New York University Public Law and Legal Theory Working Papers

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The rule of law is sometimes associated with the precision and determinacy of legal rules, and the predictability of the environment that they provide. But it is important also to think about the various ways in which law helps to make us more thoughtful and reflective, governing us through standards and principles rather than through the robotic precision of rules. Whether in private law (with standards of reasonable care), or in human rights law (with norms prohibiting inhuman and degrading treatment), law sometimes invites its subjects to make thoughtful judgments about their behavior or about the situations that they face, structuring and channeling those judgments in various ways. The paper focuses on three ways in which law itself sponsors thoughtfulness and argumentation: (1) first, in its use of standards (as well as rule); (2) secondly in the way legal procedures structure and facilitate argumentation; (3) in the way precedents provide shared premises for argument. It would be a pity if we were to lose sight of these functions of law; and equally it would be a pity to distinguish too sharply between these key features of law and the aide of the rule of law. This paper reflects in general terms on the circumstances in which law's facilitation of thoughtfulness is appropriate, and on the dangers of losing sight of this aspect of the rule of law.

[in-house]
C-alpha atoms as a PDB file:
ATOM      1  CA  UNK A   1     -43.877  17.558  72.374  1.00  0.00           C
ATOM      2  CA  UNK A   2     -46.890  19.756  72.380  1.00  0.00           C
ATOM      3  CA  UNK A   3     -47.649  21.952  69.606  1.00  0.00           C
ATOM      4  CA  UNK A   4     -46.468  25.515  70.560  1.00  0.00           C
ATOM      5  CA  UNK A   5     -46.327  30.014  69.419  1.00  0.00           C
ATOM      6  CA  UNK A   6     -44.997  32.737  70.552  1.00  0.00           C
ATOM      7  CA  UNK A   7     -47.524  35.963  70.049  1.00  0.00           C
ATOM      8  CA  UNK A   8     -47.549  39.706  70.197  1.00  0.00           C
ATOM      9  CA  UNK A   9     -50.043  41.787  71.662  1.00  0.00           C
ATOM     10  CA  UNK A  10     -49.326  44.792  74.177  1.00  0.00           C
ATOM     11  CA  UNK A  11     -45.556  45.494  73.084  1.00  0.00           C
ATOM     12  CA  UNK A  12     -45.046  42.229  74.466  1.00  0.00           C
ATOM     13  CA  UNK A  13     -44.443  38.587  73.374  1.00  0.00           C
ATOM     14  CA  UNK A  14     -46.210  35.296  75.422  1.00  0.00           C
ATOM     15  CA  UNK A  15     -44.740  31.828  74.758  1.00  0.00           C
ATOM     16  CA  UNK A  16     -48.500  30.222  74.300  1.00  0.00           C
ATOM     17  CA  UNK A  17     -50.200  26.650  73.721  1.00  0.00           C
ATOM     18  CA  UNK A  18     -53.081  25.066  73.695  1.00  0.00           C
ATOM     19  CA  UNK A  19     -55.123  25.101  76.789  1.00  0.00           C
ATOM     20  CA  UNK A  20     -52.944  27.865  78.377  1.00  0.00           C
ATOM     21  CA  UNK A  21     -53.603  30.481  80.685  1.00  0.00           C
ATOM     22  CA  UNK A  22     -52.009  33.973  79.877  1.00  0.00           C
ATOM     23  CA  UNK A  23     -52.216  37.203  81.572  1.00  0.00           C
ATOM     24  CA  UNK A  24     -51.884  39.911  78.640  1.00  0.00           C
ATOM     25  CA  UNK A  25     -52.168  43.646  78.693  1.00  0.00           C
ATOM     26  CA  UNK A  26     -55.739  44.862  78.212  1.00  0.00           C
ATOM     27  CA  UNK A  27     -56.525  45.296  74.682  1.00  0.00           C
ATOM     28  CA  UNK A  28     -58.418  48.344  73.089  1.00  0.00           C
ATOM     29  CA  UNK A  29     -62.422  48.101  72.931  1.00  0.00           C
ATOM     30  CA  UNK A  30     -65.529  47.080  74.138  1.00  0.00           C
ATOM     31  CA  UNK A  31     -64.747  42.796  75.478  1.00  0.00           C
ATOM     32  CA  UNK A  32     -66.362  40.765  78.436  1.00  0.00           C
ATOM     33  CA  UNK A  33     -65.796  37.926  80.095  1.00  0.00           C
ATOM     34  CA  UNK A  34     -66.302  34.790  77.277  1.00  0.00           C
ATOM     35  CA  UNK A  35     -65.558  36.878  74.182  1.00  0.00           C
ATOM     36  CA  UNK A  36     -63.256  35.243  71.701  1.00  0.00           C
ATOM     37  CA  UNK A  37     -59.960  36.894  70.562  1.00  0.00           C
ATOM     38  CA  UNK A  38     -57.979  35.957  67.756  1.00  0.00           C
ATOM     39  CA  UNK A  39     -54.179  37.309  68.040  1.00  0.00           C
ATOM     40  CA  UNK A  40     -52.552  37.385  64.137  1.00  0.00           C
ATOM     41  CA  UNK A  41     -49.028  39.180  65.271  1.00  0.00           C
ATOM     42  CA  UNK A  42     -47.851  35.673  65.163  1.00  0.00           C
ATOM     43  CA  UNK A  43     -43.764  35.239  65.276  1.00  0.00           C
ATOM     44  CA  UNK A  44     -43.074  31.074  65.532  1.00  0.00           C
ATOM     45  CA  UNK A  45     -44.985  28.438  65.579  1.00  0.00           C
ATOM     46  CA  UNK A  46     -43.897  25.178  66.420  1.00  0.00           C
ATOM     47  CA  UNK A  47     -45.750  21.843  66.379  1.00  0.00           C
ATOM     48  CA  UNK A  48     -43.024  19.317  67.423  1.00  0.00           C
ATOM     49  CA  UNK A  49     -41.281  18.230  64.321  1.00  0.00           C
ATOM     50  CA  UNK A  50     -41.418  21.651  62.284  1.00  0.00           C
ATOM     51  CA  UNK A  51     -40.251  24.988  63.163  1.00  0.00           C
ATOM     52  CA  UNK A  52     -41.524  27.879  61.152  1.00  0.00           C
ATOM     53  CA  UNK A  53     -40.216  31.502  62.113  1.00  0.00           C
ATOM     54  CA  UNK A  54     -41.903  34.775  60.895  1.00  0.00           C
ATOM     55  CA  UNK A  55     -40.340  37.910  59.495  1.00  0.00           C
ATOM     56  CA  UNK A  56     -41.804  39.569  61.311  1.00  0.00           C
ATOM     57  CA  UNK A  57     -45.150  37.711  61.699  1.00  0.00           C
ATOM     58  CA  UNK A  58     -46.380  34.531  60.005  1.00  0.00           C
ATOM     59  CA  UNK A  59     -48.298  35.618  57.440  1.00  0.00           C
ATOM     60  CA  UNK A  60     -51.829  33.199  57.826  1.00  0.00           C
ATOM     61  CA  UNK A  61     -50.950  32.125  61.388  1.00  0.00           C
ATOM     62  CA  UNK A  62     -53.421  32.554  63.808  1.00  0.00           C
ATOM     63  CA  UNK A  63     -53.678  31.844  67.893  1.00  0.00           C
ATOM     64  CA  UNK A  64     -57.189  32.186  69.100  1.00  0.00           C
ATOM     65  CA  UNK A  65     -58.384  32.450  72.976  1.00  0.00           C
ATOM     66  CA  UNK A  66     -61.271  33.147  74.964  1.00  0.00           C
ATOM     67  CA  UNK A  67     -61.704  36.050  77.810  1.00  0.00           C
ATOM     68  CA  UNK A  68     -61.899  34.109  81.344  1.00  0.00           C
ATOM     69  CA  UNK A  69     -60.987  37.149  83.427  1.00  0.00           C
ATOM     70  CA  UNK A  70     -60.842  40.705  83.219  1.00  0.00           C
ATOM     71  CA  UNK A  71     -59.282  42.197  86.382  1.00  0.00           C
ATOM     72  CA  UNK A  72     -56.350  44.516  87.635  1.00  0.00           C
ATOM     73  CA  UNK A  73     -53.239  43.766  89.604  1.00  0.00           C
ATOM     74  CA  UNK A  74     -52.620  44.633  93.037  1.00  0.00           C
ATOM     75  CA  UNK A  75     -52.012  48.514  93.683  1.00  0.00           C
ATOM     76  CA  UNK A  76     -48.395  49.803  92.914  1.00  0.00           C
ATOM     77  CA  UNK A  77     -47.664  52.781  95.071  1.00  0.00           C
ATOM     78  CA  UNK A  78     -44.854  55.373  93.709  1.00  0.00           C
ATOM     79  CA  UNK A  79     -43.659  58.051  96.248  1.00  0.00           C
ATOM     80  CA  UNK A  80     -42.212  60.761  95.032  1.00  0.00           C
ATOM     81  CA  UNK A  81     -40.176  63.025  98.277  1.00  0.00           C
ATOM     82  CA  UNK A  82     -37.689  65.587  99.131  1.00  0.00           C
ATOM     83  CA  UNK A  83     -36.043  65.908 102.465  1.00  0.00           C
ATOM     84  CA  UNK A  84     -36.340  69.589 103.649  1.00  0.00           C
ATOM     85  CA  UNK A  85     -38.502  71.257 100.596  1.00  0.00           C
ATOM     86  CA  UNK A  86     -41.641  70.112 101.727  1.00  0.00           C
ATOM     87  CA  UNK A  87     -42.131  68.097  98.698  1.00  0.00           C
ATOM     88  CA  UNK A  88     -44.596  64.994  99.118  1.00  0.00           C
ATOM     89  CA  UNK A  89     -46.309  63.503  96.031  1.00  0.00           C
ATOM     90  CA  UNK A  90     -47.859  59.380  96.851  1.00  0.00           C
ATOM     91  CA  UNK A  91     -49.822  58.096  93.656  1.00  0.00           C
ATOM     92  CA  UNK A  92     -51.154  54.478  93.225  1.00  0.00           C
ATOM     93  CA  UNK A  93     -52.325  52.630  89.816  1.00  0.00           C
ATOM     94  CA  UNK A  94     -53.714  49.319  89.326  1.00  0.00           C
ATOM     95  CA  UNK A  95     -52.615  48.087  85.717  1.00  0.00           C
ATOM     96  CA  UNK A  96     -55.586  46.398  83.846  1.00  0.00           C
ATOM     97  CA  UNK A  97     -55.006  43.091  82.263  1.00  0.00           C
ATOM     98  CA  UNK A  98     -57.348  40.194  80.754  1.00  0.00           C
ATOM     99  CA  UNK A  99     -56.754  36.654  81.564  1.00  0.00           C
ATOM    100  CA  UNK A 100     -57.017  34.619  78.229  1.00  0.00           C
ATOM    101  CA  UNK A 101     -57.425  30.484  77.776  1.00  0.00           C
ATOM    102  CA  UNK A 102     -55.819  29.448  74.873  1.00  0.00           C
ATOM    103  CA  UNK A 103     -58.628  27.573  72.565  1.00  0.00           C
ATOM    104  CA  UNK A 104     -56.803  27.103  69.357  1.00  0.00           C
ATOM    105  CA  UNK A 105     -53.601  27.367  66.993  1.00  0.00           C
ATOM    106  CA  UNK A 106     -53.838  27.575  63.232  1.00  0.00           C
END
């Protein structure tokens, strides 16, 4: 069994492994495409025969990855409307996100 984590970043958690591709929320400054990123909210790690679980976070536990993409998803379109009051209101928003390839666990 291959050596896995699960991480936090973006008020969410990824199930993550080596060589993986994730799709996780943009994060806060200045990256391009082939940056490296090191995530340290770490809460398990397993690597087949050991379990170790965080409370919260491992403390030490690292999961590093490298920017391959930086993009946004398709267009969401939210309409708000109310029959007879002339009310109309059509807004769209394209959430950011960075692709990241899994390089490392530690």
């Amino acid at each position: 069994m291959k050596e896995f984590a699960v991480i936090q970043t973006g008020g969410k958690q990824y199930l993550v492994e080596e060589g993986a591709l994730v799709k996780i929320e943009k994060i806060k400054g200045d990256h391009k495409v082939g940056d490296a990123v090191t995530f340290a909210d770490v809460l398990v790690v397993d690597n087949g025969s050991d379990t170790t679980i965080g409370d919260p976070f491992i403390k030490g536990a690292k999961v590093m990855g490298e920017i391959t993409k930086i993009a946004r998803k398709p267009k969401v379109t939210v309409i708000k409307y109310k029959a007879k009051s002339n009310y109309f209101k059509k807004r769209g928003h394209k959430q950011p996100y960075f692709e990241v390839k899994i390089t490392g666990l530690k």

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certainty, positivism, precedent, predictability, procedure, rule of law, rules, self-application, standards, stare decisis